Building halls of justice
The largest courthouse construction project since the New Deal is taking shape
CENTRAL ISLIP, NEW YORK
To find Long Island's new federal courthouse, don't go looking for the typical house of justice. There are no columns out front. No dome on top. No grand staircase or marble walls inside. Instead, architect Richard Meier's massive courthouse - visible to sailors miles out to sea - features an 11-story atrium that looks like a grain silo, and stark white walls bathed in natural light.Skip to next paragraph
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For the largest group of government office-construction projects since the New Deal, the federal officials have enlisted many of the nation's top designers. Architects participating in the $9 billion building boom say they're trying to make justice feel more accessible in courthouses that are grand yet welcoming. Their unconventional designs are earning kudos from architectural critics. But users and neighbors are sometimes puzzled by the results.
In all, 160 new and expanded courthouses will sprout up in the next decade to house the burgeoning number of federal judges. Already, new federal courthouses have transformed cityscapes from Hammond, Ind., to Las Vegas.
But perhaps no courthouse stands out more than Mr. Meier's addition to suburban Long Island, where the other notable architectural landmarks are a lighthouse and a 20-foot-tall wooden duck.
From the outset, Meier told the selection committee his design would look more like his other big, white creations - including the Getty Center art museum in Los Angeles - than like a traditional courthouse.
Never having built a courthouse before, Meier says giving form to modern justice presented new challenges.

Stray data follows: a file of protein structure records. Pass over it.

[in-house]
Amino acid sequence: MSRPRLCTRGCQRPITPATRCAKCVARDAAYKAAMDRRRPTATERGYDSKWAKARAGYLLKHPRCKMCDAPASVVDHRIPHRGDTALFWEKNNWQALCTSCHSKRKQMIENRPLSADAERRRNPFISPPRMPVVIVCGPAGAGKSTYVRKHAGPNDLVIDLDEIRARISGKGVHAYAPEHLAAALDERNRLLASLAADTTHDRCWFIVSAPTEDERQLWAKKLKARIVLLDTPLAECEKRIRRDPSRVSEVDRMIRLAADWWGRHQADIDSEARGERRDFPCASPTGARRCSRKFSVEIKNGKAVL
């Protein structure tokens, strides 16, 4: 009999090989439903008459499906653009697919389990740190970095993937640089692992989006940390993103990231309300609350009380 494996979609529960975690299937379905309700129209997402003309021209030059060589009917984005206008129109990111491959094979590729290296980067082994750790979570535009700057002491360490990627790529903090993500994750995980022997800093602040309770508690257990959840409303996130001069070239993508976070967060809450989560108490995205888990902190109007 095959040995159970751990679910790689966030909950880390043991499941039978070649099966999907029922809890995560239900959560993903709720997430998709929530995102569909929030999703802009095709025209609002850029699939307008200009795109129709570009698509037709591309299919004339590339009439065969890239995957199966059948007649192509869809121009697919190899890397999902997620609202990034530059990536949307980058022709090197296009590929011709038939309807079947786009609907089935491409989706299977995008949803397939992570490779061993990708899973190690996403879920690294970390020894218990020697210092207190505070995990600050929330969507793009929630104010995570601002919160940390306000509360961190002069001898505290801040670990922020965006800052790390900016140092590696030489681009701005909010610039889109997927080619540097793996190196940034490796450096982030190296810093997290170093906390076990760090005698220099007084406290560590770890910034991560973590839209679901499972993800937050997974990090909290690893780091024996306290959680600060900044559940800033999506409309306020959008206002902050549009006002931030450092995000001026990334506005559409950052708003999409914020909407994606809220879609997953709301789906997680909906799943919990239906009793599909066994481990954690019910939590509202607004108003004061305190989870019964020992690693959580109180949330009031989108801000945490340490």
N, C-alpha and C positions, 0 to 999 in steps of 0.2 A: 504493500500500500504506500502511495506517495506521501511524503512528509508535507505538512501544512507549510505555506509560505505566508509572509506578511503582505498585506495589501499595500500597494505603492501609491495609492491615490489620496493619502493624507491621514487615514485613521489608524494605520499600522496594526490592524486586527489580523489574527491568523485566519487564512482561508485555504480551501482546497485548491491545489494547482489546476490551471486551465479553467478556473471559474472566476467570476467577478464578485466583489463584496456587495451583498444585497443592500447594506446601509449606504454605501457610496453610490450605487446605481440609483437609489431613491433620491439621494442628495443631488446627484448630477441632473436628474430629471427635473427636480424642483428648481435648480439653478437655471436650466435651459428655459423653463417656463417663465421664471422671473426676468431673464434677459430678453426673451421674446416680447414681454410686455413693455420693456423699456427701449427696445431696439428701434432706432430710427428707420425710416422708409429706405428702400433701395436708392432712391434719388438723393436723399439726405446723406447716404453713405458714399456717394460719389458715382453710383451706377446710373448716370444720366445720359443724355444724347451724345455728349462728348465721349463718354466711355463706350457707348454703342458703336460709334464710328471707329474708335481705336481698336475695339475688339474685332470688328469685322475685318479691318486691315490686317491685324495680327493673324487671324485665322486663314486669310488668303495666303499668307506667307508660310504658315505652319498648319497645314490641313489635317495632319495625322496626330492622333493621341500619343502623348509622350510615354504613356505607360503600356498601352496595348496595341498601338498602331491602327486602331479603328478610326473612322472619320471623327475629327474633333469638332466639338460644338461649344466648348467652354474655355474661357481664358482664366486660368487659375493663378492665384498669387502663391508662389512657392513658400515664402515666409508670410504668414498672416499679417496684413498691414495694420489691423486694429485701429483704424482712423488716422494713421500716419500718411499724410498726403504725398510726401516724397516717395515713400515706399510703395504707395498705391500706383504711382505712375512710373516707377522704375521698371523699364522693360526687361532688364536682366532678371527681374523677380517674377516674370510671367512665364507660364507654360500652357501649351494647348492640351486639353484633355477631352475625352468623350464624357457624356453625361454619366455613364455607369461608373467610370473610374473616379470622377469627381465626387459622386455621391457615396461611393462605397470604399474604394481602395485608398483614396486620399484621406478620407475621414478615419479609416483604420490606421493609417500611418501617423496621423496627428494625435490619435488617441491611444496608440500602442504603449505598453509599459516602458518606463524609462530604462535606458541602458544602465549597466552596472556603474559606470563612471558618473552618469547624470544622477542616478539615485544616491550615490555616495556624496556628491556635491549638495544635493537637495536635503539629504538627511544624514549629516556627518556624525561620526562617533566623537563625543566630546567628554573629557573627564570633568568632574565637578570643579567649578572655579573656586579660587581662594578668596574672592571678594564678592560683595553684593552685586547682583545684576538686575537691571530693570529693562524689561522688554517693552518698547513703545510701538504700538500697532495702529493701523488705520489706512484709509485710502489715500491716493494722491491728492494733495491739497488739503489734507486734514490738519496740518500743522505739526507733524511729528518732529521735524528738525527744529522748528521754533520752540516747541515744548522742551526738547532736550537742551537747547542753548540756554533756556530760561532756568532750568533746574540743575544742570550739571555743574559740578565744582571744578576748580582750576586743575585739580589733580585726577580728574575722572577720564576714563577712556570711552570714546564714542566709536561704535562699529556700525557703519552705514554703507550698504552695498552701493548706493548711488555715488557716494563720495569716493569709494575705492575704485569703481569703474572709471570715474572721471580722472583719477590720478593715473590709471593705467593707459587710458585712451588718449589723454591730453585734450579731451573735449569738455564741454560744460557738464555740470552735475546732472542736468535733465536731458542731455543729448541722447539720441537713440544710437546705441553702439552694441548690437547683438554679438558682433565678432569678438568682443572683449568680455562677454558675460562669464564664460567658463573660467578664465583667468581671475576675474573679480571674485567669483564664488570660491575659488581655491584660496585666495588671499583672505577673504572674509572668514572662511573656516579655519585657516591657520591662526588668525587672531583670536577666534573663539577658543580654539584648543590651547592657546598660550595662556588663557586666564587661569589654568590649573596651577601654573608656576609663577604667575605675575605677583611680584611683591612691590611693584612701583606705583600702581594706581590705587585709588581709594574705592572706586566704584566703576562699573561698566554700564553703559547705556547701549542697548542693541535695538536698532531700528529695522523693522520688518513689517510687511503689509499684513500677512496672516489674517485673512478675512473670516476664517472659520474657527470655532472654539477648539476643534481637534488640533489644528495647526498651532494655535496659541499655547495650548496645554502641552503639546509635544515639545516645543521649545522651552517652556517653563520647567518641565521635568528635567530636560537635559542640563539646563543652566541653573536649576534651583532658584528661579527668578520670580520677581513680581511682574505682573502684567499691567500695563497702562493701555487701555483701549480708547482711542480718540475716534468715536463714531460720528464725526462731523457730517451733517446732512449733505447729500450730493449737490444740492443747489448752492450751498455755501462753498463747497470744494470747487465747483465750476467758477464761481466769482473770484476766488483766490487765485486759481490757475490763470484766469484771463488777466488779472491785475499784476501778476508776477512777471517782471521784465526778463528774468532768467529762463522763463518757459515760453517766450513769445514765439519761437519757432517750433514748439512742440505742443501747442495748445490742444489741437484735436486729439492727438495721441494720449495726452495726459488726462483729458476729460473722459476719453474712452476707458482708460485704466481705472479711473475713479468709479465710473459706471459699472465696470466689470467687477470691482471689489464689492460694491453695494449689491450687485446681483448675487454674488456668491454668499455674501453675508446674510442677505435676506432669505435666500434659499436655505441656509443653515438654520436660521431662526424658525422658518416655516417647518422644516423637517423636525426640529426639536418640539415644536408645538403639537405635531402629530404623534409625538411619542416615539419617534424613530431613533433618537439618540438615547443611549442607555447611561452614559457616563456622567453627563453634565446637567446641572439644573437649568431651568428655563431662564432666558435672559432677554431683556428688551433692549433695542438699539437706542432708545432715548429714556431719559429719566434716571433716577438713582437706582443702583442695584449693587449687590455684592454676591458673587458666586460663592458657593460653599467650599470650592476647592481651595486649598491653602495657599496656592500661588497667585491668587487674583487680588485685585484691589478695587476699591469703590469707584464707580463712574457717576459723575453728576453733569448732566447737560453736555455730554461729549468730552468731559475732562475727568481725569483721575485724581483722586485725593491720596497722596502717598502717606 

To inspire and not alienate
"Creating a contemporary courthouse involves many contradictions," Meier says. "It must inspire but not alienate; it must be impressive but not intimidating; it must be accessible but also secure."
During the previous three decades, most courthouse designs didn't do much except bore onlookers. Little distinguished most new federal courthouses from generic office buildings as the government procured architects like spare parts, says Edward Feiner, chief architect of the US General Services Administration, the federal government's property developer.
Mr. Feiner helped launch a more designer-friendly selection process a decade ago. He says architects looking for distinctive new courthouse forms can't rely on classical Greek and Roman elements such as columns that would be dwarfed in a modern half-million-square-foot courthouse.
Further complicating courthouse design is the need for external protections against terrorism, and three separate traffic patterns inside for judges and jurors, shackled defendants, and the public.
"This is a challenge to us all," says architect Andrea Leers, who designed the Worcester, Mass., and Orlando, Fla., court-houses. "It's going to be a long while until our generation of architects working on civic buildings will find a successful way to express public buildings in a modern language."
Meier covered the exterior of his courthouse with white coated aluminum panels. Visitors enter through a white cylindrical rotunda before passing through a security checkpoint into an equally bright and open atrium. As they wait outside any of the 23 cherry wood-paneled courtrooms, panoramic windows offer views of the adjacent residential landscape and the shoreline three miles away.
"People are under stress, there's a lot of waiting around," Meier says. "So it seemed to me the spaces had to be uplifting, friendly, open spaces that people felt comfortable in."